The Psalmist, in describing the anguish of Christ upon the Cross, wrote, "My God! My God! why hast Thou forsaken Me? why art Thou so far from helping Me, and from the words of My roaring?" The Lord Jesus upon the Cross was pressed beyond measure. He said, "O my God, I cry in the daytime, but Thou hearest not; and in the night season, and am not silent."

Job had quite a similar experience. He, too, said, "My roarings are poured out like the waters."


Augustine lived at a time when it cost something to be a follower of Jesus Christ, and in the following words he taught that, "You can't hurt a Christian."

"Having considered and examined into these things closely, now see whether any evil can happen to the good and faithful which ought not to be converted into a blessing for them * *. They lost all that they had. But did they lose their faith? Did they lose their godliness? Did they lose the treasures of the heart? This is the wealth of the Christian * *. Wherefore, our dear friend Paulinus, the Bishop of Nola, a man of the amplest means, who in the fullness of his heart became extremely poor, yet abundantly sanctified, after the barbarians had looted the country, and while he was kept a prisoner in bonds, used to pray in his heart, as I afterwards learned from him 'Lord, let me not be troubled for gold or silver, for where all my treasure is, Thou knowest." Texas Christian Advocate.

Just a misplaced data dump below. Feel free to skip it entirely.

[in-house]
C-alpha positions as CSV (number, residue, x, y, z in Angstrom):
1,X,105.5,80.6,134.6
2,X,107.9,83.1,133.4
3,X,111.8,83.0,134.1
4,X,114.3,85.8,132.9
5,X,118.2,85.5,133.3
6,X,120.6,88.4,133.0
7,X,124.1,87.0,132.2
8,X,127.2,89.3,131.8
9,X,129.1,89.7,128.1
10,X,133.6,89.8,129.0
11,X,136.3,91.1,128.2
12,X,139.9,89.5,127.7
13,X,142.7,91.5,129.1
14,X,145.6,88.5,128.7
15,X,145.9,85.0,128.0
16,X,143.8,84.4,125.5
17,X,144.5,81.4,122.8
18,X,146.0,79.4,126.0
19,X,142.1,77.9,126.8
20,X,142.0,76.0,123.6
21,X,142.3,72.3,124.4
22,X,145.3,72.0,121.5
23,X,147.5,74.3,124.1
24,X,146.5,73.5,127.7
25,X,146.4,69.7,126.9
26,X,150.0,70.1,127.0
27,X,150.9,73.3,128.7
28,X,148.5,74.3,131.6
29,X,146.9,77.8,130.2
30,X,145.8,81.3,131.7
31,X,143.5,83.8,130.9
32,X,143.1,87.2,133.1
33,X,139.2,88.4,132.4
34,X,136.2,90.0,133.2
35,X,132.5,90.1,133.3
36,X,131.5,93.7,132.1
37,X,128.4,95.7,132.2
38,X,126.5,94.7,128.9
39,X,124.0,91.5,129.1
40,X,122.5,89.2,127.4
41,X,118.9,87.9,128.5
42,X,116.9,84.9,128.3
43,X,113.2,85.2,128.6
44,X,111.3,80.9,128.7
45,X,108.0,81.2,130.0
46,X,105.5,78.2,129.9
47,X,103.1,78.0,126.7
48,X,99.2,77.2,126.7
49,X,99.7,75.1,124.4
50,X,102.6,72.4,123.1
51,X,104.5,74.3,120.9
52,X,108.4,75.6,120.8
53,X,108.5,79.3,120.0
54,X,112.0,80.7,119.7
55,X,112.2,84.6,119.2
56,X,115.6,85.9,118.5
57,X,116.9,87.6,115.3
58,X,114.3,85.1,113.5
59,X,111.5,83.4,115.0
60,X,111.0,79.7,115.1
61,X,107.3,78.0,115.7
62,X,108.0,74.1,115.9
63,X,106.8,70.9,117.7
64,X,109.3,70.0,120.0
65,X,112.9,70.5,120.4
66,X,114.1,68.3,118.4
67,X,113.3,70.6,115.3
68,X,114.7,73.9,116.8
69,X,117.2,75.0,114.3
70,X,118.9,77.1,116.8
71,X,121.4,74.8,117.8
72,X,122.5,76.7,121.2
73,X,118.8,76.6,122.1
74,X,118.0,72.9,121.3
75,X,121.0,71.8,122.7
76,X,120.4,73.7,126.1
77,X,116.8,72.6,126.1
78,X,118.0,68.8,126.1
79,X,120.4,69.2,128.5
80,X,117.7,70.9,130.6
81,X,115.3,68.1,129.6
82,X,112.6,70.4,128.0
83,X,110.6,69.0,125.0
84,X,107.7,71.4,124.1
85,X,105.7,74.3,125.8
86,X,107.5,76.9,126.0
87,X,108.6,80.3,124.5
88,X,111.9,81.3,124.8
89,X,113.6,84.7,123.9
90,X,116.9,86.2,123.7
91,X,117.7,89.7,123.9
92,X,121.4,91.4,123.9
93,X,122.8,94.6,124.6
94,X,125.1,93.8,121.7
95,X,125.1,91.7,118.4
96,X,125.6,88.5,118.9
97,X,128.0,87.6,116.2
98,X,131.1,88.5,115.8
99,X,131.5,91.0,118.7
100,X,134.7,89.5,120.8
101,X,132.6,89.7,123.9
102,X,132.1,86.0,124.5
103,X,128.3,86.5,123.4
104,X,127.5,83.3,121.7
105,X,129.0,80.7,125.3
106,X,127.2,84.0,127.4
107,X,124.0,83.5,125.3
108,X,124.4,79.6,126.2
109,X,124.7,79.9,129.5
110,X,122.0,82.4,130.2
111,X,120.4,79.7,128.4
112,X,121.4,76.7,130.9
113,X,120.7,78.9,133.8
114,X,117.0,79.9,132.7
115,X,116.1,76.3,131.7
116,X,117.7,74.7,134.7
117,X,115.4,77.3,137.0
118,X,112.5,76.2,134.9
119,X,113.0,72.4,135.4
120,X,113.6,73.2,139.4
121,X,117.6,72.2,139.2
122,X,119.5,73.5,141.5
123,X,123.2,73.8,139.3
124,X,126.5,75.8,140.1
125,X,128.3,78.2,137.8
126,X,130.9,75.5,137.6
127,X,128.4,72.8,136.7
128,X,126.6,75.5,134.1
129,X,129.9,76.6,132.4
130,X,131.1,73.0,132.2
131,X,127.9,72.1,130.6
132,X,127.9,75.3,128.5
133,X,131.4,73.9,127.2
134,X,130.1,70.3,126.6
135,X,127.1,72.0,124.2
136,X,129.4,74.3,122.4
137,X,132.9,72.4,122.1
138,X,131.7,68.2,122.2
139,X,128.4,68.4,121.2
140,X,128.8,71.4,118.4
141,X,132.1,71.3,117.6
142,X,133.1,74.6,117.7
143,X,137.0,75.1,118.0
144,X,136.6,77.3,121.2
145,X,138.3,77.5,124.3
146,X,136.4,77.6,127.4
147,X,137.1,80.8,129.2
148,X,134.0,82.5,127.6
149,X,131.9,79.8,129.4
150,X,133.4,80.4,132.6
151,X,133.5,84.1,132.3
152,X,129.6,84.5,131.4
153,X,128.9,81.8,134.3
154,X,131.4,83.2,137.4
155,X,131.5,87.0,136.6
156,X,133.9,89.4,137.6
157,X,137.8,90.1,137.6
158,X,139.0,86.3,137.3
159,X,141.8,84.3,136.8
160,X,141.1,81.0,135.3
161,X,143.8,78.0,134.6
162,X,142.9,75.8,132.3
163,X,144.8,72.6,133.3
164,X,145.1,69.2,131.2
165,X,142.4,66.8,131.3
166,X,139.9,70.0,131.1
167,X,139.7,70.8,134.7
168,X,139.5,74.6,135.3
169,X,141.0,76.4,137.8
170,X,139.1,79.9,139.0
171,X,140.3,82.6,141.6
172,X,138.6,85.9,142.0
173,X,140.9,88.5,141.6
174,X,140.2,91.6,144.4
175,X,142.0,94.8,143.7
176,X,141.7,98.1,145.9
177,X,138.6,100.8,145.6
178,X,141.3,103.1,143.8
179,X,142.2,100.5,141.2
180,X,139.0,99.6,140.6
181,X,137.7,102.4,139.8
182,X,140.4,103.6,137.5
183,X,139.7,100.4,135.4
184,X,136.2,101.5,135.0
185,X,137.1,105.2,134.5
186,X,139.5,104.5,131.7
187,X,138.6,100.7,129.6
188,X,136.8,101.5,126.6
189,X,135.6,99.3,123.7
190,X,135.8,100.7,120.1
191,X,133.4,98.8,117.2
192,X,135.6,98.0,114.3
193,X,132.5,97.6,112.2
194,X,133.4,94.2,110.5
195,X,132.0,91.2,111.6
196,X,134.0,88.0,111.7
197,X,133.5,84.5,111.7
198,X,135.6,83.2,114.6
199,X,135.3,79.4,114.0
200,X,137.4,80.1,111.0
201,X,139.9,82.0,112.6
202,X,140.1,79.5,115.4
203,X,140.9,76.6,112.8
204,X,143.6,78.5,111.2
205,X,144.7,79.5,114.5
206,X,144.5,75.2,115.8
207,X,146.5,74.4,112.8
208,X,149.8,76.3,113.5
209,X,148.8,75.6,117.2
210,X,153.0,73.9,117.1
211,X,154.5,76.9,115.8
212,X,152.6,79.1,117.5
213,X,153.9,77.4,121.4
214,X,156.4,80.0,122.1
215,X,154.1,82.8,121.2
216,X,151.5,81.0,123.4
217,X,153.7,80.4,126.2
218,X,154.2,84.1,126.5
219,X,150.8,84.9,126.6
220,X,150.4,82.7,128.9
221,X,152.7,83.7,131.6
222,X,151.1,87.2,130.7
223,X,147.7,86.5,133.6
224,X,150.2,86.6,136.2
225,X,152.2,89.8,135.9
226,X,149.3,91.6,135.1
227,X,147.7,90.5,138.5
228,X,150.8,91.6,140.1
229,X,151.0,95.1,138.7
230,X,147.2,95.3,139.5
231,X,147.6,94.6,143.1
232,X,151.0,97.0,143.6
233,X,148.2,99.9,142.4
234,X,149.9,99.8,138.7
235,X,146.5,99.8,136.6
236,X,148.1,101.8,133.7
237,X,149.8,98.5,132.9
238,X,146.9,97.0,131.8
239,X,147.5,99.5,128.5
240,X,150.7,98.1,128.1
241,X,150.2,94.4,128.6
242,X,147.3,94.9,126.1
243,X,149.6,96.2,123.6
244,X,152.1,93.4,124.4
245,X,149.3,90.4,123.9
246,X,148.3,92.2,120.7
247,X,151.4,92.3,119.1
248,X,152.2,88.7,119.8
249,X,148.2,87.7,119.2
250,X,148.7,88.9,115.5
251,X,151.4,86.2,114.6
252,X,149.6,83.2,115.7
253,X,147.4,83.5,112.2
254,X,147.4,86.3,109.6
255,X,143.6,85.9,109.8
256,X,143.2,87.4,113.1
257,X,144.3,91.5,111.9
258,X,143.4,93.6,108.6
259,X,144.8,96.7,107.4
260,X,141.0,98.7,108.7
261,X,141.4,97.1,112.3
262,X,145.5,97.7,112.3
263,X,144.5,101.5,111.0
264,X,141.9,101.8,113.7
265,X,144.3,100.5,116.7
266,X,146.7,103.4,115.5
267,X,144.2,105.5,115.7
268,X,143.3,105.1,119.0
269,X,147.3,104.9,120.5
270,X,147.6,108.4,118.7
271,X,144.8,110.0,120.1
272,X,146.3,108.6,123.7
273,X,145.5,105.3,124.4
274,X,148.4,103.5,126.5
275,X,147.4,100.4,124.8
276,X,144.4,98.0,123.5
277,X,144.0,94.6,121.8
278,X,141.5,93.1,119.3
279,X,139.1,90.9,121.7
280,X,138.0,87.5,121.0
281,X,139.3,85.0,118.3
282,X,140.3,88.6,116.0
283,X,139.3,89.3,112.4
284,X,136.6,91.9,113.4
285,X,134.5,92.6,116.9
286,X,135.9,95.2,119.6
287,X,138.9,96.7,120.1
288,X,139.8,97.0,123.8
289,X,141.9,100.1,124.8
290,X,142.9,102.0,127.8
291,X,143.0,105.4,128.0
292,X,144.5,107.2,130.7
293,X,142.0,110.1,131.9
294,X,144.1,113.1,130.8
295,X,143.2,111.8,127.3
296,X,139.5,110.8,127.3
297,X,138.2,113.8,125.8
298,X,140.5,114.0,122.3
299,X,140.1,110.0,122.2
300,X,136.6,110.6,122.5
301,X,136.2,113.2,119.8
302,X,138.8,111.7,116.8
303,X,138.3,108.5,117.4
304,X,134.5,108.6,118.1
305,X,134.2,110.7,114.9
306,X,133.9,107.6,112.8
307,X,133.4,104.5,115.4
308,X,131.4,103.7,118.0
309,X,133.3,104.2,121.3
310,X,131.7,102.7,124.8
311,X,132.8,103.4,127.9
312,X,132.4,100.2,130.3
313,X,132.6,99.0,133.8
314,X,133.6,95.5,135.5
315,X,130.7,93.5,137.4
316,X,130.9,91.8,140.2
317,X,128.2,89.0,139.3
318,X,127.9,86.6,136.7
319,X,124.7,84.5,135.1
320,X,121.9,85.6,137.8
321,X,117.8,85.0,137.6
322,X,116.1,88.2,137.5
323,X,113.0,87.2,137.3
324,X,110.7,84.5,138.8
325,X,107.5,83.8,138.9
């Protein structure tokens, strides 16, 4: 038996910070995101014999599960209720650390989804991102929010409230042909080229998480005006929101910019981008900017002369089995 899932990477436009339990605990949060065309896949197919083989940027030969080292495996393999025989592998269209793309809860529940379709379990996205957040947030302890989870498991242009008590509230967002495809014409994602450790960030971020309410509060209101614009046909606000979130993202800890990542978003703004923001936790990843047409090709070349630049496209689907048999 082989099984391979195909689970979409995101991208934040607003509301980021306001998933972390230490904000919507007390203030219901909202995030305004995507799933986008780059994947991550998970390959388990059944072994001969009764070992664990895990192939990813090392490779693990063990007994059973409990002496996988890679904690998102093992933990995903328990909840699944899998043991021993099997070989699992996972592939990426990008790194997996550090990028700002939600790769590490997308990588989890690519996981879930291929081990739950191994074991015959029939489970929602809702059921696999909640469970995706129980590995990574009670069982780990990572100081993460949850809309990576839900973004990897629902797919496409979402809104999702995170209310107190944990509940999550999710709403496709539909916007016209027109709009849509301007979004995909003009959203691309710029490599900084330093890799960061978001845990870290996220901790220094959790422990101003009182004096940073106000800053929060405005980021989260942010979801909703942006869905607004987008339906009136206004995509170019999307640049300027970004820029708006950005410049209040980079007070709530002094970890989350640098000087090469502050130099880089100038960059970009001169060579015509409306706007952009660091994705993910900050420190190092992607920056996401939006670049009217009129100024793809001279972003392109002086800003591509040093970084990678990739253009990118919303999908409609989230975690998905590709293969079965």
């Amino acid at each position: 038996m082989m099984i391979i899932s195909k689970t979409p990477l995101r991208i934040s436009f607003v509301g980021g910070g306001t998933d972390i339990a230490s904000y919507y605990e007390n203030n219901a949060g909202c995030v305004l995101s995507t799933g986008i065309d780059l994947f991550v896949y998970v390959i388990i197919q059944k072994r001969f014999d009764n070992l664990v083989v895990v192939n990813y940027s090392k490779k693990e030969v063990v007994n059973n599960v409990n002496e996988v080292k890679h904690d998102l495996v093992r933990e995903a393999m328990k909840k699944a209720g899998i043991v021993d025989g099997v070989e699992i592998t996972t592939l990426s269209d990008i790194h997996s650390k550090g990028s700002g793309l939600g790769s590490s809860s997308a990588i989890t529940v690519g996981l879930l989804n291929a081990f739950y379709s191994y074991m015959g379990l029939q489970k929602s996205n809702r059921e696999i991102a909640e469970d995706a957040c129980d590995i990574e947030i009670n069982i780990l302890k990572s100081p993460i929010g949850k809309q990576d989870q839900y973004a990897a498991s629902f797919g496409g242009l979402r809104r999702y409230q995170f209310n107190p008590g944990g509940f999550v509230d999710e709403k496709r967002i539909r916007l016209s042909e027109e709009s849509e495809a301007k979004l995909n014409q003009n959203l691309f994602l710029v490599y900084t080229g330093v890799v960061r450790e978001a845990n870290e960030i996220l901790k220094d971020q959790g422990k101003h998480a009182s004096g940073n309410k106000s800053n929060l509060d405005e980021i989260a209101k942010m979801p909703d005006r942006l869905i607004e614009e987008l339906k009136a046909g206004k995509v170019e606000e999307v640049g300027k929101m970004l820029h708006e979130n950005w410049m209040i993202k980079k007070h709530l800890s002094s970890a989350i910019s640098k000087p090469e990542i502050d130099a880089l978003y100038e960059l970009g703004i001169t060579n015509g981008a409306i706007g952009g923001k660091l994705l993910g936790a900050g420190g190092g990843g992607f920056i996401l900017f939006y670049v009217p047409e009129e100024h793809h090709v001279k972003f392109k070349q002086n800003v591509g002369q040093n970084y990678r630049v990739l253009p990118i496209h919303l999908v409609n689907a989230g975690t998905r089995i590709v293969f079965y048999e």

Bibliographical Information
Neighbour, Robert E. "Wells of Living Water Commentary on Job 3". "Living Water". https://www.studylight.org/commentaries/eng/lwc/job-3.html.